June 25, 2023
Dear Parish Family:
A million thanks to everyone who made this year’s Vacation Bible Camp an absolute success!!! Our “campers” looked more eager and excited as they arrived each morning as the week progressed. They couldn’t wait for the day to begin. That speaks volumes! Congratulations and deep gratitude to Helen Kantes (our Director of Student Ministry) and all our catechists, assistants, and student volunteers. Special thanks to the parents and grandparents who brought their children each day!
This Thursday (June 29) is the feast day of Saints Peter and Paul, Apostles. Simon was born in Bethsaida, near the Sea of Galilee. He and his brother, Andrew were fishermen. Matthew’s Gospel records that Jesus called to them saying, “Come after me, and I will make you fishers of men”. Matthew’s Gospel also relates that Jesus changed Simon’s name to Peter when He said to him, “I say to you, you are Peter, and upon this rock I will build my church”. Peter emerged as the central leader of the Church after Pentecost. He spent ten years in Jerusalem, preaching powerfully and performing miracles. He traveled to Rome where he established the Church, becoming its first bishop. Around the year 64, he was martyred during the persecutions of Emperor Nero. Tradition states that Peter requested to be crucified upside down because he did not consider himself to be worthy of dying the same way Jesus died. His tomb is located under the main altar of Saint Peter’s Basilica.
Saul, a Roman Citizen, was born in Tarsus, modern-day Turkey. He studied at the renowned school of the rabbi Gamaliel. After Jesus’ ascension, Saul was one of the fiercest persecutors of the early Church. As Saul was traveling to Damascus, he was knocked to the ground and struck blind. He heard Jesus say to him, “Saul, Saul, why are you persecuting me?” Jesus directed him to a disciple named Ananias who baptized Saul. Saul spent three years in intense prayer and study, eventually returning to Jerusalem where Barnabus introduced him to the other disciples, testifying to the veracity of his conversion. In Jerusalem, Saul began to use his Roman name, Paul, and then spent the next ten years as a missionary. Back in Jerusalem, he was imprisoned and sent to Rome for trial. According to tradition, Paul was beheaded just outside the city limits. When his head fell to the ground, it bounced three times, each time giving rise to a spring of water. The place is marked today by the Abbey of the Three Fountains.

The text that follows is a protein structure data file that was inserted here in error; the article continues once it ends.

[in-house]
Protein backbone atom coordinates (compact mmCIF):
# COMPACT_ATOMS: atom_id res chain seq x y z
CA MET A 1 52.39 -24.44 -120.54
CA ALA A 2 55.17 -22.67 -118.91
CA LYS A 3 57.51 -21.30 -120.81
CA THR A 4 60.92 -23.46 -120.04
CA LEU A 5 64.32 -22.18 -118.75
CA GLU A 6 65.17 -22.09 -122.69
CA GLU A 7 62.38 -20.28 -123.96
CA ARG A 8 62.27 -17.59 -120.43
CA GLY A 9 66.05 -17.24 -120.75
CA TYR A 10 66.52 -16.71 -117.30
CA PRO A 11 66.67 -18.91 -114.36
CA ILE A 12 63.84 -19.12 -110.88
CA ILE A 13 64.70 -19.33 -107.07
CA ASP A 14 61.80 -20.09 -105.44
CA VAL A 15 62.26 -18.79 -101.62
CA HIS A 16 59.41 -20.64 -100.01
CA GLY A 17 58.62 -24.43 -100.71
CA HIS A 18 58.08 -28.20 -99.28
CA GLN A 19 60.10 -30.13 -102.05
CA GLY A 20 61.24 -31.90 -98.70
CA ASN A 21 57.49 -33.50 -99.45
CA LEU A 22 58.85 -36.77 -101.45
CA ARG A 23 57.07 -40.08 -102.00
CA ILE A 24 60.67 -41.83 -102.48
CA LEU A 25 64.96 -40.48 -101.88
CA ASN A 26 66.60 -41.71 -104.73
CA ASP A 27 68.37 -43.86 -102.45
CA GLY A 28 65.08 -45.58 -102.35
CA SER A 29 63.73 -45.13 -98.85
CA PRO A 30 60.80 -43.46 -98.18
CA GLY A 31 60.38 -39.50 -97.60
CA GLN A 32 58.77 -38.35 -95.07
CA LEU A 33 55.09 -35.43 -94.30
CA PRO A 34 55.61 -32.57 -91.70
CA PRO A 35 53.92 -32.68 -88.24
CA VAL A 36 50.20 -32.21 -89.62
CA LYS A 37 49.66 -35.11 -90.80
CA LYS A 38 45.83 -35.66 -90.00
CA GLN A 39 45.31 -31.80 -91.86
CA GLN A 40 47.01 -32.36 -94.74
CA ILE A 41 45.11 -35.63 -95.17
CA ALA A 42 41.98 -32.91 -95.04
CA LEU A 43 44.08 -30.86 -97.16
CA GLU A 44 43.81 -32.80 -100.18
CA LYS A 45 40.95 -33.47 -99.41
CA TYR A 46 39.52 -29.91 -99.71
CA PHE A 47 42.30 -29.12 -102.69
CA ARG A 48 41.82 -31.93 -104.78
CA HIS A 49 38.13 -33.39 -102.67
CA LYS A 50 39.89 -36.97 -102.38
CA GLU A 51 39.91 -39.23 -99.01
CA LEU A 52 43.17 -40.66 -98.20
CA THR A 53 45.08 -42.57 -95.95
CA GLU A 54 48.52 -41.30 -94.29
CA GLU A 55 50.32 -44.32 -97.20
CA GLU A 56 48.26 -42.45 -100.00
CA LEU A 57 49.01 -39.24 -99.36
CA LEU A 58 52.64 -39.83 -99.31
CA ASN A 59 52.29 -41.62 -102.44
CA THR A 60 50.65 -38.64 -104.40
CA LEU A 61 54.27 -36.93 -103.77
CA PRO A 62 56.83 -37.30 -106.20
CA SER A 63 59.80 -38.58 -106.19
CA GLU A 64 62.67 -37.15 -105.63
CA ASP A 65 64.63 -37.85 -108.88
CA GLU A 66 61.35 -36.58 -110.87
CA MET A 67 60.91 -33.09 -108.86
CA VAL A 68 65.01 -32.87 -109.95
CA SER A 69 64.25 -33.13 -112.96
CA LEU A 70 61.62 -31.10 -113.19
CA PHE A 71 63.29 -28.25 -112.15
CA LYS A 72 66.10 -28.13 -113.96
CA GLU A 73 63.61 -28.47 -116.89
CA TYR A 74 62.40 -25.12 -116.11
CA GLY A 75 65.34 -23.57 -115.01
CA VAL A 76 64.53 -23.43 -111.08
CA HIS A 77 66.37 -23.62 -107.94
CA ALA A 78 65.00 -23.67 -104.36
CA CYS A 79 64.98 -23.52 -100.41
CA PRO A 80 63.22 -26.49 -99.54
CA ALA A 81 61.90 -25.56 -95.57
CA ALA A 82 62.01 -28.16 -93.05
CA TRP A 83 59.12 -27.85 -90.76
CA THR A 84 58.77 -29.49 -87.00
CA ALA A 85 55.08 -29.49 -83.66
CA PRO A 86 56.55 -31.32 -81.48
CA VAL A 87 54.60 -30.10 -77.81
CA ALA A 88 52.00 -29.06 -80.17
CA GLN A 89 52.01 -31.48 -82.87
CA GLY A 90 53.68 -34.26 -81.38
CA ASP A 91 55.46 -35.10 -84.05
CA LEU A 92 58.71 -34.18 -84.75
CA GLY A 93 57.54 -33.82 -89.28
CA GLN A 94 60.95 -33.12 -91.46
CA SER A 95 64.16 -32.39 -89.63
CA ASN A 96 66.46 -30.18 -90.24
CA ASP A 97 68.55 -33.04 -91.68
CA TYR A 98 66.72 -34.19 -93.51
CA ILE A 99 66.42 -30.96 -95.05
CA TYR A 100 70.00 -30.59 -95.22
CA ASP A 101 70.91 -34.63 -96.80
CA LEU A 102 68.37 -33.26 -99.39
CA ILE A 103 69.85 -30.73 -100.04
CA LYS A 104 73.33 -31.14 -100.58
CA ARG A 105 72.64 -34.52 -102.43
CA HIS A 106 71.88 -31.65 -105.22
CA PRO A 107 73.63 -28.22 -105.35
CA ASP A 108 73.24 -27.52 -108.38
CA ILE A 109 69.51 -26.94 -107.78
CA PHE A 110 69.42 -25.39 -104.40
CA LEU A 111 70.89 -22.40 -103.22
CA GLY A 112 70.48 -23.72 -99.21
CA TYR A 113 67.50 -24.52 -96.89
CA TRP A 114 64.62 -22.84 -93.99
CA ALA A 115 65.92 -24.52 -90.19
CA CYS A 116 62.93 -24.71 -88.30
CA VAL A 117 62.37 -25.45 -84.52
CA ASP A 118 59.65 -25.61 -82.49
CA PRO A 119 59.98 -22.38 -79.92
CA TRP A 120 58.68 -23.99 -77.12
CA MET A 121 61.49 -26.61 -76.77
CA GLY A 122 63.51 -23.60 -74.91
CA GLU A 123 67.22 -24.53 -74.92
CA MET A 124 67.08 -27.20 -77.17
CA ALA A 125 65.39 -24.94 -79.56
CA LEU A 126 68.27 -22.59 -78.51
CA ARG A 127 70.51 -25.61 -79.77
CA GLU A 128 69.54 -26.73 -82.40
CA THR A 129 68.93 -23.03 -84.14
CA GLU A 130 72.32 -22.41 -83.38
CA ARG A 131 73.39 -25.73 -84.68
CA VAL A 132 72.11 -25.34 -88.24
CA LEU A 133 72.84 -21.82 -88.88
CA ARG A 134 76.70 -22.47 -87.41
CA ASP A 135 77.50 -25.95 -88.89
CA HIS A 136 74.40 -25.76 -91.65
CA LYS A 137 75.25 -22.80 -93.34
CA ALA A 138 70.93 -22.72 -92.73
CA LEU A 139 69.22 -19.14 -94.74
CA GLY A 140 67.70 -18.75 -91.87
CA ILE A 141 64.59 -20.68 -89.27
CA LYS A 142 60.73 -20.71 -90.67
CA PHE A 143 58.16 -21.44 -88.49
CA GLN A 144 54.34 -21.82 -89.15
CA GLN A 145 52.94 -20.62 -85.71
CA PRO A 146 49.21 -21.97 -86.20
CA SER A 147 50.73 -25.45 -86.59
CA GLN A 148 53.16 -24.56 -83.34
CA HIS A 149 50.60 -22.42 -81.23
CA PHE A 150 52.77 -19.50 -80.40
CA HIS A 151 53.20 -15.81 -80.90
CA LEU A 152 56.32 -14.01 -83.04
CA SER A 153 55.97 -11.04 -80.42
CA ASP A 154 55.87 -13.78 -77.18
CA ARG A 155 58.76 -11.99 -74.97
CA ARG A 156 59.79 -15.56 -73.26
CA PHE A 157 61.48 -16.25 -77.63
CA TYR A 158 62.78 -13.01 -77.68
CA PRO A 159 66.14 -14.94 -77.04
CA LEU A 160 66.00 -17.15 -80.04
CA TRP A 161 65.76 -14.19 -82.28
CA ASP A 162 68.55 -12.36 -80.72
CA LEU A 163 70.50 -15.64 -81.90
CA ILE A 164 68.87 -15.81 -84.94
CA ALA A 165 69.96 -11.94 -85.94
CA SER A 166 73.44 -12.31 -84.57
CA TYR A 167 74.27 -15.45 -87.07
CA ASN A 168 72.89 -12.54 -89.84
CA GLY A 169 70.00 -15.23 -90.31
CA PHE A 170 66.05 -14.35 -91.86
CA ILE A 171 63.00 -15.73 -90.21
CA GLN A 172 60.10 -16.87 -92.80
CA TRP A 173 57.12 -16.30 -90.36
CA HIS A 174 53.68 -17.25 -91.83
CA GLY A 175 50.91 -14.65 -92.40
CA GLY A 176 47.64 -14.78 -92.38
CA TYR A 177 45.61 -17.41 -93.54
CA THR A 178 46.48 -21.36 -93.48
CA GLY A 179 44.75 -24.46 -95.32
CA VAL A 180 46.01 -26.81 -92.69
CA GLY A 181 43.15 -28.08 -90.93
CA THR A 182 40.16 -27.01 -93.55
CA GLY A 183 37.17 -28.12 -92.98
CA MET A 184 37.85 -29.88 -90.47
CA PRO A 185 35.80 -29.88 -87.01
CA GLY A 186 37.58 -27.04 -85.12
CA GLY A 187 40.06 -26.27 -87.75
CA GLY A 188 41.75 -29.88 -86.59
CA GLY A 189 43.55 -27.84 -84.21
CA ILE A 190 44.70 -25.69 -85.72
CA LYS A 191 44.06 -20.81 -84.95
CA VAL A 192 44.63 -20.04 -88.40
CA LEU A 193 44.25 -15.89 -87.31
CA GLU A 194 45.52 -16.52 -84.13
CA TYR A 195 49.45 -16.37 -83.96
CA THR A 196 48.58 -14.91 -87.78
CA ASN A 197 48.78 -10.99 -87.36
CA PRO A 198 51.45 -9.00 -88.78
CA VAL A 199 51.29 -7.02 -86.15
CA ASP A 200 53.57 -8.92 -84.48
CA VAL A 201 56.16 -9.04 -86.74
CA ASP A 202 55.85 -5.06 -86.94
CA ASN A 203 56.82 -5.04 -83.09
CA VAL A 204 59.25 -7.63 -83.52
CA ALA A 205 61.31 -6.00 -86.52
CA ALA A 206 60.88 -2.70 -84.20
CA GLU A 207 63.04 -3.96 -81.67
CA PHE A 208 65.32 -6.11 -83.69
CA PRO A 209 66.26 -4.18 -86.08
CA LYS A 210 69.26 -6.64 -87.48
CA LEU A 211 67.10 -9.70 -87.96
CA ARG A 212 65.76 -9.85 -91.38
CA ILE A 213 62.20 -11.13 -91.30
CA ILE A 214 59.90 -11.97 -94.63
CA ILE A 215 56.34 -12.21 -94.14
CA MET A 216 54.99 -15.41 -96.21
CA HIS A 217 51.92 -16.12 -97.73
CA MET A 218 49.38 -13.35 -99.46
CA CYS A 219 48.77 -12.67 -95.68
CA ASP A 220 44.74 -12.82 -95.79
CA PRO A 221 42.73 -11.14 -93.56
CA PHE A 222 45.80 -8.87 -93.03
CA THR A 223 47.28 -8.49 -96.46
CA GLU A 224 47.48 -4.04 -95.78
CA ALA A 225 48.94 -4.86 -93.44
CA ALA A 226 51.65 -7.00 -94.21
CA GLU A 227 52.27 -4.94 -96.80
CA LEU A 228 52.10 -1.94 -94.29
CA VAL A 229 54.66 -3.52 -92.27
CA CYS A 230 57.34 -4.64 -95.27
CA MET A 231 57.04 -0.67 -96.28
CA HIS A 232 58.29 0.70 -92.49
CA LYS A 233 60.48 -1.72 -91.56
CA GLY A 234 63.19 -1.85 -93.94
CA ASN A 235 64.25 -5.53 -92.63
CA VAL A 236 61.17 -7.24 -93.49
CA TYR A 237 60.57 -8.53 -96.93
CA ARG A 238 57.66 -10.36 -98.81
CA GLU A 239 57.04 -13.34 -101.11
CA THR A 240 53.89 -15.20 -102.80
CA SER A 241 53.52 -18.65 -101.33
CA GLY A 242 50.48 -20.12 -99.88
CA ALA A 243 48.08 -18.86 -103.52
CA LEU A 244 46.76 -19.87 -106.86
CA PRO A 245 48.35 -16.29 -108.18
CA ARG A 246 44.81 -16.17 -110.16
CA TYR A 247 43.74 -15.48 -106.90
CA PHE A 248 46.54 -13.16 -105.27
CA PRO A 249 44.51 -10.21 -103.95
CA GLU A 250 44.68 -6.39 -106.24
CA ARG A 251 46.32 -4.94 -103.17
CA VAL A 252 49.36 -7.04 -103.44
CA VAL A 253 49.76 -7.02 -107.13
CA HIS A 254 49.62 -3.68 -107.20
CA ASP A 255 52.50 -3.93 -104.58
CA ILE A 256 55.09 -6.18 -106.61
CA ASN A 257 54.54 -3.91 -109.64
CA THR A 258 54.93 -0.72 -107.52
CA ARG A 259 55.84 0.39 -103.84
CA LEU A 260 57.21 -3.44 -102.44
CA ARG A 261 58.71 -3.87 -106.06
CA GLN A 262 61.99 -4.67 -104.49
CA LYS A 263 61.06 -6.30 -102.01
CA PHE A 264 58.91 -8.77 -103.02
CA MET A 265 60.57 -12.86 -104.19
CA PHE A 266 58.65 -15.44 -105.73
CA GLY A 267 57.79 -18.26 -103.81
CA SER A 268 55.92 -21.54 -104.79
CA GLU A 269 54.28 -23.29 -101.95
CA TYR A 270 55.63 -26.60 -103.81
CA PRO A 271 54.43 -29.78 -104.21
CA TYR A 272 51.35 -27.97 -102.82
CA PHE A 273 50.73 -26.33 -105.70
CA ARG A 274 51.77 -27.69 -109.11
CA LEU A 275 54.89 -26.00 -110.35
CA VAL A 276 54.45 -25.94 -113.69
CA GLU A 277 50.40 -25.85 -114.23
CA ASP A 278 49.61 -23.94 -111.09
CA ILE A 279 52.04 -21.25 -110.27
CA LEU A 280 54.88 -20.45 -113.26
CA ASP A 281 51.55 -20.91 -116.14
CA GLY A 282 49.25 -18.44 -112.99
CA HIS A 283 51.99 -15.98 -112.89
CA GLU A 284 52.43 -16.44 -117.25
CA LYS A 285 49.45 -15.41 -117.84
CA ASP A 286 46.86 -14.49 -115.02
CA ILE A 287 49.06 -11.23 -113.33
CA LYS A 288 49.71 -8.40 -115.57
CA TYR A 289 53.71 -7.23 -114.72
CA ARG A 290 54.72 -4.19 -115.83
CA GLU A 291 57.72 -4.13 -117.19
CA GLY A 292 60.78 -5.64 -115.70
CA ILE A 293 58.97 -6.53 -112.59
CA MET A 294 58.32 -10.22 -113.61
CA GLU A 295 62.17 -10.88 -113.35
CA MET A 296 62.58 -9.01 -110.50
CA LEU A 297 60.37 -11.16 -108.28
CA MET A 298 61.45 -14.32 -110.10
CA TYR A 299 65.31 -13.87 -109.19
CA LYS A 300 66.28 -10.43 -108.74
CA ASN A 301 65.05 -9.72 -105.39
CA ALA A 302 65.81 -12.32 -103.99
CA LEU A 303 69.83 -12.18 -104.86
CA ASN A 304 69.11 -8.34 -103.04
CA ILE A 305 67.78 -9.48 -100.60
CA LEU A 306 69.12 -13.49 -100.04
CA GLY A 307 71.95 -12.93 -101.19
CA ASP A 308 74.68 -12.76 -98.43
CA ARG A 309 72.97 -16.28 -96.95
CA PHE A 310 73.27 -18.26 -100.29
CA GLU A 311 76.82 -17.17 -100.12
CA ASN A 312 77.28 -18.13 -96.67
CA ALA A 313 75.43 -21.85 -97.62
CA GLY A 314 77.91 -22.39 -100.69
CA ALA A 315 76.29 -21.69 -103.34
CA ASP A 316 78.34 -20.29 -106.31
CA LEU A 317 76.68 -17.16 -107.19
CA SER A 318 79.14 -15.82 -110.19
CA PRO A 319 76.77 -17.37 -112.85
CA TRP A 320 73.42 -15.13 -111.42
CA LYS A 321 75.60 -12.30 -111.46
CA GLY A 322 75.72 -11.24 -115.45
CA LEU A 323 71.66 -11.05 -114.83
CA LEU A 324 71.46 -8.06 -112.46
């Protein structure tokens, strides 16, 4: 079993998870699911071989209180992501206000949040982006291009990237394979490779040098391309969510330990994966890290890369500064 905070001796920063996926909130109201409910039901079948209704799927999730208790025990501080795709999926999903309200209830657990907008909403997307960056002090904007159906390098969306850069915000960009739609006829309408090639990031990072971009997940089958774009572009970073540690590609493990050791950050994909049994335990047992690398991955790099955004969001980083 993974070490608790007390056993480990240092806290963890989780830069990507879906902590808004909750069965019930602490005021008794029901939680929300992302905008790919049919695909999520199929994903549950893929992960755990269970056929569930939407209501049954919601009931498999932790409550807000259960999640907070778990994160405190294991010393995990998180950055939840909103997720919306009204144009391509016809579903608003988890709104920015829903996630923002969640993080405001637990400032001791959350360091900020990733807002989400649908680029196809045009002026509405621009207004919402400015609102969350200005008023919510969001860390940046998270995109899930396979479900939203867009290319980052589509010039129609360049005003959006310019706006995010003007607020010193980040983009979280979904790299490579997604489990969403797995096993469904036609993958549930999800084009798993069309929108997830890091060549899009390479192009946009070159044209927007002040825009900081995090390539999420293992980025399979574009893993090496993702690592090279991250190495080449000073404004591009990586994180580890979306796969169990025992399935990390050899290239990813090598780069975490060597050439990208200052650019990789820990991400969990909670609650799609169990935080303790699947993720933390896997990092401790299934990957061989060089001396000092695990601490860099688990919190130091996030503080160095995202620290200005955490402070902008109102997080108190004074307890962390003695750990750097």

Saints Peter and Paul are considered foundational pillars of the Church. Peter represents the stability of the Church and the office of the Vicar of Christ. Paul represents the mission of evangelization that was entrusted to the Church by Jesus Himself. Their martyrdom reminds us the Church must remain grounded in the Truth, yet grow with an ongoing understanding of the mysteries of faith. As we honor these two pillars, recall the fact that, though they are great saints, they were ordinary men called to extraordinary vocations.
Love and prayers,
Father Neil Sullivan